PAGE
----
A few of my favorite pet rocks
For the 4th edition of The Accretionary Wedge blog carnival, which is hosted over at goodSchist, we are showing off our favorite pet rocks (or “deskcrops” as coined by Thermochronic).
The first shot below is an “overview” shot of three of my favorite deskcrops (or, more correctly in this case, bookcasecrops).
1. Permian Evaporites of the Castile Formation
Stopping along Highway 62/180 in between Guadalupe Mtns National Park and Carlsbad Caverns is a favorite for geology field trips of any kind. At this location, you are not in any national park and can smash and grab as much of this rock as you want. The photo below is a close-up of these beautifully-varved evaporites (alternating calcite and anhydrite, and some halite in there too).
2. Permian Turbidite
Also from the Permian Delaware Basin of west Texas and New Mexico, this sample was given to me by my master’s advisor. It is from the Cherry Canyon Formation and nicely shows the “a”, “b” and “c” divisions of a Bouma turbidite sequence. The “a” division is a the base and is normally-graded and structureless (just the very bottom of this particular deskcrop). This grades upwards into the plane-laminated “b” division. And, finally, the top of the deskcrop is the ripple-laminated “c” division. What’s particularly nice about this sample is how exquisite the ripple forms are preserved. One of my favorites!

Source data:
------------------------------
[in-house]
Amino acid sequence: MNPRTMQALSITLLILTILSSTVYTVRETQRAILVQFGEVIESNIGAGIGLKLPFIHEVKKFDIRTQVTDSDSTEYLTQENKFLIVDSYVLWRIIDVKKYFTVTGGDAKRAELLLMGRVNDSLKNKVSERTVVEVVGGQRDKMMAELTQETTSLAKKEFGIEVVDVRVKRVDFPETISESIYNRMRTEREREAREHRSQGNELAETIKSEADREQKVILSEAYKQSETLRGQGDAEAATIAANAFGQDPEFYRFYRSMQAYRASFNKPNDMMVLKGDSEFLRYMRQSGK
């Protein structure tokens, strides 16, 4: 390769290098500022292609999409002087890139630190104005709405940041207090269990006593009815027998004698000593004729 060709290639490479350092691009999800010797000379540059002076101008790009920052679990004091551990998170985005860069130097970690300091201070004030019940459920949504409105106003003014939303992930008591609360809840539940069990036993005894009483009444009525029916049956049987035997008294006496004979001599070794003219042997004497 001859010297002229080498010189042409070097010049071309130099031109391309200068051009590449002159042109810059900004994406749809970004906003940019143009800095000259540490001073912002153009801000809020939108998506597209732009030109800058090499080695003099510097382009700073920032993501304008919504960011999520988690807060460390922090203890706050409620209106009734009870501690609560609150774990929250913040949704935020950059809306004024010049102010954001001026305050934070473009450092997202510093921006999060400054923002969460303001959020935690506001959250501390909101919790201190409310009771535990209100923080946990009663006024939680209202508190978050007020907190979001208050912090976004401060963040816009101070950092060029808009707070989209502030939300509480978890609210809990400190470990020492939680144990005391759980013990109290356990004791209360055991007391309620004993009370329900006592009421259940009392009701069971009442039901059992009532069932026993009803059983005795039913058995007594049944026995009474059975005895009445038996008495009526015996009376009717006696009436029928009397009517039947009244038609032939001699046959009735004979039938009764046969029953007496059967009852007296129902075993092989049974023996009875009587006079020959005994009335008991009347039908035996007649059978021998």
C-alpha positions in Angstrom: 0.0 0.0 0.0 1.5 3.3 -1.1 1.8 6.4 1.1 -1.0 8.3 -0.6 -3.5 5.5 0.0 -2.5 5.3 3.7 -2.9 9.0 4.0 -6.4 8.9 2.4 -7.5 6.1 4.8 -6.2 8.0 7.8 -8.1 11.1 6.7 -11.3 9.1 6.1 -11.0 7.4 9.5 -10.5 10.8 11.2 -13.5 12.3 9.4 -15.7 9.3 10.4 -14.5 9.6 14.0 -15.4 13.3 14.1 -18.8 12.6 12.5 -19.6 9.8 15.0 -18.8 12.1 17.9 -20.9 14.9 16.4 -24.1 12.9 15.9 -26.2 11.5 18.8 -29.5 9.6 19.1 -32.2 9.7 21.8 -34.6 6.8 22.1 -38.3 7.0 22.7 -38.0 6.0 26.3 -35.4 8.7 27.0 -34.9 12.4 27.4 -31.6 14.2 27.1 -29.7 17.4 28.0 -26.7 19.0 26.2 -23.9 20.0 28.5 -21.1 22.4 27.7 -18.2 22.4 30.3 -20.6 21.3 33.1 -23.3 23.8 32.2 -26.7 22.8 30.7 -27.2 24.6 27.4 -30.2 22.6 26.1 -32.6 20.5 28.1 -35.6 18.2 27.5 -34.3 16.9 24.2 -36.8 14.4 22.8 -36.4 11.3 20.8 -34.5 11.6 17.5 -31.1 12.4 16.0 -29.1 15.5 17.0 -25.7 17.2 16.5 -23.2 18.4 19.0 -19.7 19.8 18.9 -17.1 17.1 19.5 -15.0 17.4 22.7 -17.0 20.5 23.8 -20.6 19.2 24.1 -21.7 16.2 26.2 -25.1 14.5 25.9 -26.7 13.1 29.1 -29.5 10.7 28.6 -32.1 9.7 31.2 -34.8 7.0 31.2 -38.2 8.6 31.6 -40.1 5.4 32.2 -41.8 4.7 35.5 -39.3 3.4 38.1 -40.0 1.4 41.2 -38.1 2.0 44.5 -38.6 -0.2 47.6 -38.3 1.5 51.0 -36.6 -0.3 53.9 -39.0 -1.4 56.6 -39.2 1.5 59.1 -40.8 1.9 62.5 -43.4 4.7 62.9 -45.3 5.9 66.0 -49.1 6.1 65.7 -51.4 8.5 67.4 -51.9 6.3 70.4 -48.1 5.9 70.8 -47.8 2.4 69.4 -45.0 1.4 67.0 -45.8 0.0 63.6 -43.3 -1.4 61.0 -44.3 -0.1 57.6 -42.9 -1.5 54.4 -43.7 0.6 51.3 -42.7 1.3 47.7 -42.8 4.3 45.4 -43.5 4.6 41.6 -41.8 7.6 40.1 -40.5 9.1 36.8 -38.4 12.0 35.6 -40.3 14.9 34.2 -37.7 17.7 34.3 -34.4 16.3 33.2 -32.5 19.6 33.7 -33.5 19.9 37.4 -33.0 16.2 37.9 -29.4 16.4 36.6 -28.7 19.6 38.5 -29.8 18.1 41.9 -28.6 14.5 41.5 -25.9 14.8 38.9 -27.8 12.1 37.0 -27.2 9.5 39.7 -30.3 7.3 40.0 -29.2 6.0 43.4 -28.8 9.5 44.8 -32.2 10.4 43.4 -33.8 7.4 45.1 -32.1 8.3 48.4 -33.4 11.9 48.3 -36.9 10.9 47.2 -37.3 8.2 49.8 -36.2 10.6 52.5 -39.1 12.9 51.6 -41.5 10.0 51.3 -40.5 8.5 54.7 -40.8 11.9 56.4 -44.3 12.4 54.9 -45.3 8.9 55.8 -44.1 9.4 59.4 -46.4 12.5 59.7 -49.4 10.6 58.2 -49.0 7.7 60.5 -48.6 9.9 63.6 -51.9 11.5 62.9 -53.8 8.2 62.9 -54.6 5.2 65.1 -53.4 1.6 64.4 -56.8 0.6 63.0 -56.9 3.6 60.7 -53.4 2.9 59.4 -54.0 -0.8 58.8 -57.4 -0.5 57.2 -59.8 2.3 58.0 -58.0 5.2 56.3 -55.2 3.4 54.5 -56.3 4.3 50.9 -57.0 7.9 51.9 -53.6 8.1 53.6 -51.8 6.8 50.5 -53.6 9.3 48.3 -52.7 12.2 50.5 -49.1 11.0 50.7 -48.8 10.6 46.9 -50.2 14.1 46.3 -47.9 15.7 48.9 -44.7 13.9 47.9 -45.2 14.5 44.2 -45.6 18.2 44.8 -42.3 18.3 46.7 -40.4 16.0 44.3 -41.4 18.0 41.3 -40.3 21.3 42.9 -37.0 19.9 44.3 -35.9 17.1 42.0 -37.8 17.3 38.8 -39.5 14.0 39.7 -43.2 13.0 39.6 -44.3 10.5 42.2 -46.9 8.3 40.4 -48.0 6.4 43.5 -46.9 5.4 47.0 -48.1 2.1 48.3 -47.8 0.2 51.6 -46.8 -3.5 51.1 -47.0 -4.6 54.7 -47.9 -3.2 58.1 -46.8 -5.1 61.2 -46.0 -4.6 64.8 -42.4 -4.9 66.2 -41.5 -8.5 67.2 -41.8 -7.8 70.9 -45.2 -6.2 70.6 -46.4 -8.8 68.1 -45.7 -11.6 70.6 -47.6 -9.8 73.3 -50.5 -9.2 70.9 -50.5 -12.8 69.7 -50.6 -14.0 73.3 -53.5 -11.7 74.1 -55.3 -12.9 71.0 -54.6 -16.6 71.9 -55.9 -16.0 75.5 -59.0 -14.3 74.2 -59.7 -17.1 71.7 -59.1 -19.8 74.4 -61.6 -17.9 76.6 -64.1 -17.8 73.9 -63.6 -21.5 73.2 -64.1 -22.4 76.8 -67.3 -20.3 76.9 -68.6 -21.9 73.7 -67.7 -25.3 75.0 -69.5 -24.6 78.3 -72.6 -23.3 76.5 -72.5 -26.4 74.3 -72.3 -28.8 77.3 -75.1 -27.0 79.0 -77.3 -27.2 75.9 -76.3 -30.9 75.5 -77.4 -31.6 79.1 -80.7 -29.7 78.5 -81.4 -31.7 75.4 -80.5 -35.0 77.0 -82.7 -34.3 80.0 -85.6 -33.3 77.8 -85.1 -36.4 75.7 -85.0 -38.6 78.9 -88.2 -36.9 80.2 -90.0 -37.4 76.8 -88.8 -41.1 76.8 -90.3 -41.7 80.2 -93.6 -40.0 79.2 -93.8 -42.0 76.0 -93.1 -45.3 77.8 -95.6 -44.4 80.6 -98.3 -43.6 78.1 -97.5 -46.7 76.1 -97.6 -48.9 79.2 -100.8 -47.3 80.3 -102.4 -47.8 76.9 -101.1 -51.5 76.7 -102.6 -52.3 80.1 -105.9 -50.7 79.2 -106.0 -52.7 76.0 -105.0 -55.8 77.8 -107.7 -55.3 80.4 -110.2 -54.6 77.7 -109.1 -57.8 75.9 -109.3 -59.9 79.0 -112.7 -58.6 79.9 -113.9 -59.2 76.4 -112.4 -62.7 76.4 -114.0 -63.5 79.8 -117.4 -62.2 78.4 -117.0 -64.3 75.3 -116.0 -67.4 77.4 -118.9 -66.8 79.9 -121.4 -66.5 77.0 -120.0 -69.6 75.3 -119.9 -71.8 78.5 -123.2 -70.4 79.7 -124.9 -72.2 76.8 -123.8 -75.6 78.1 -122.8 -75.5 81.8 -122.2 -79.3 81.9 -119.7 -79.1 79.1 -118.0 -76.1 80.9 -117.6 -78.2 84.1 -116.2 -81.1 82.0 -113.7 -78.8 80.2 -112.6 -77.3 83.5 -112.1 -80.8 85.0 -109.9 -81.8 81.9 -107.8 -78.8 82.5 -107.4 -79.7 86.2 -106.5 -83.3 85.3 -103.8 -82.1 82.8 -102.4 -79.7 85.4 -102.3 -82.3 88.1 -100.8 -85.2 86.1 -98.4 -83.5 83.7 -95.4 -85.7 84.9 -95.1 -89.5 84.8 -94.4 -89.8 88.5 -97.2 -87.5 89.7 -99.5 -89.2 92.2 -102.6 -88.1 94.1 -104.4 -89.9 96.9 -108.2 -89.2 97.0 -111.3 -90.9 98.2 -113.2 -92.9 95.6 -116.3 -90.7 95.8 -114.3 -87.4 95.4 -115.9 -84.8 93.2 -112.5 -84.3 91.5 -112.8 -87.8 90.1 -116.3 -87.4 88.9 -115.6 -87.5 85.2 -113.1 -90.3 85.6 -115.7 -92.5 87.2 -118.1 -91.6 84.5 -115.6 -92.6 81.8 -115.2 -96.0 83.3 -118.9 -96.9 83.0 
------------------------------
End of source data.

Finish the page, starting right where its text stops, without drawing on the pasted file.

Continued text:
3. Xenoliths from Kilbourne Hole
I didn’t even realize until now that all of these deskcrops are from the same region. I picked up some beautiful xenoliths from this maar volcano just last September. The locale is a little tricky to find (it’s a hole in the desert), but there are still lots of beautiful olivine/pyroxene xenoliths like this one to find if you can find it.
Thanks to Chris over at goodSchist for hosting…go check it out.